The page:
The opinion of the court was delivered by: KNIGHT
This is an application through a writ of habeas corpus for the discharge of relator held on a warrant of deportation. The record of proceedings before the immigration inspector shows that relator, an alien, arrived in the United States about June 15, 1923. He was taken from the vessel on which he arrived as a member of the crew because of illness, and has remained in this country except for numerous trips to Canada during the summer of 1932 while working on a boat plying between Buffalo, N.Y., and Crystal Beach, Ontario. According to his testimony, his last entry in the United States was made on August 29, 1932. He was ordered deported by the Department of Labor on the ground that at the time of his entry he was not in possession of an unexpired immigration visa. Title 8 USCA § 213 (a), provides that "no immigrant shall be admitted to the United States unless he (1) has an unexpired immigration visa."
An immigrant is defined in section 203 as "any alien departing from any place outside the United States destined for the United States." The term "United States" is defined in section 173 as "the United States, and any waters, territory, or other place subject to the jurisdiction thereof, except the Isthmian Canal Zone. * * *" Section 214 provides that: "Any alien who at any time after entering the United States is found to have been at the time of entry not entitled under this subchapter to enter the United States, or to have remained therein for a longer time than permitted under this subchapter or regulations made thereunder, shall be taken into custody and deported in the same manner as provided for in sections 155 and 156 of this title."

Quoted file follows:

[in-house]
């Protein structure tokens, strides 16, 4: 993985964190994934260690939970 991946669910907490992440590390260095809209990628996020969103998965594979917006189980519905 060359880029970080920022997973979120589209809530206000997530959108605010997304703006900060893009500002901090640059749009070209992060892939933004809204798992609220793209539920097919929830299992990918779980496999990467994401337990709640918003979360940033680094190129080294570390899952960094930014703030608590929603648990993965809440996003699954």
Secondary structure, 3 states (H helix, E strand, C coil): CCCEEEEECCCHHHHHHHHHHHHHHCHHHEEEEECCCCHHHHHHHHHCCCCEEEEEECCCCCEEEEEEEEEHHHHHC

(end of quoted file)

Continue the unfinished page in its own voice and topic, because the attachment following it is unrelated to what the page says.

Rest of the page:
The question here involved is whether Williams on August 29, 1932, departed from a place outside the United States and entered the United States. This court decided a similar case a few years ago. In the Matter of Application of Joseph Marinarro for a Writ of Habeas Corpus, 2 F. Supp. 117. In that case it appears that the alien was employed as deckhand aboard a boat plying between Buffalo and Crystal Beach. There it was claimed that petitioner never landed in Canada, but returned to Buffalo aboard the vessel. The court, on the authority of United States ex rel. Claussen v. Curran (C.C.A.) 16 F.2d 15, affirmed U.S. ex rel. Claussen v. Day, 279 U.S. 398, 49 S. Ct. 354, 73 L. Ed. 758, said: "When the relator became a deck hand on an American steamer (it makes no difference that the steamer was of American registry, see 16 F.2d 15) plying between Buffalo and Crystal Beach and returned on the same day on the same ship in his capacity as deck hand, there existed an arrival on his part from a foreign port or place." The writ was dismissed. In U.S. ex rel. Anderson v. Karnuth (D.C.) 46 F.2d 689, 690, decided in this district, it was held that an alien seaman entering a coastwise trade abandoned his status as a nonimmigrant, and it was said: "It is true that a voyage by an alien seaman on an American ship and return to this country without having been in any foreign port or place would not be an entry; yet when an American vessel departs from the United States to a foreign port or place and the alien seaman returns on the same ship to the United States, he 'enters,' as that term was recently defined by the Supreme Court of the United States in U.S. ex rel. Claussen v. Day, 279 U.S. 399, 49 S. Ct. 354, 73 L. Ed. 758." In U.S. ex rel. Claussen v. Day, supra, the Supreme Court held that an American vessel outside the United States, whether on the high seas or in foreign waters, is not a place included within the United States as defined by the act. The court did state that there is no entry where one goes to sea on an American vessel from a port of the United States and returns to the same or another port of this country without having been in any foreign port or place, but that statement is not in point in this case where the vessel did put in at a foreign port.
In McCandless, Com'r, v. United States ex rel. Pantoja et al. (C.C.A.) 44 F.2d 786, 787, relator shipped on an American steamship from New York to Buenos Aires, and without disembarking returned to New York. It was held that such entry at New York was illegal. In United States ex rel. Lehtola v. Magie, County Sheriff, et al. (D.C.) 47 F.2d 768, the alien relator shipped as a sailor from the United States to a port in Ontario. He remained ashore only two hours and then returned to the United States. It was held that this constituted a re-entry. To the same effect and similar in material facts is United States ex rel. Medich v. Burmaster, Immigration Inspector (C.C.A.) 24 F.2d 57. Vide also United States ex rel. Bardakos v. Mudd, Commissioner (D.C) 33 F.2d 334; United States ex rel. Harrington v. McCandless, Commissioner (D.C.) 43 F.2d 760.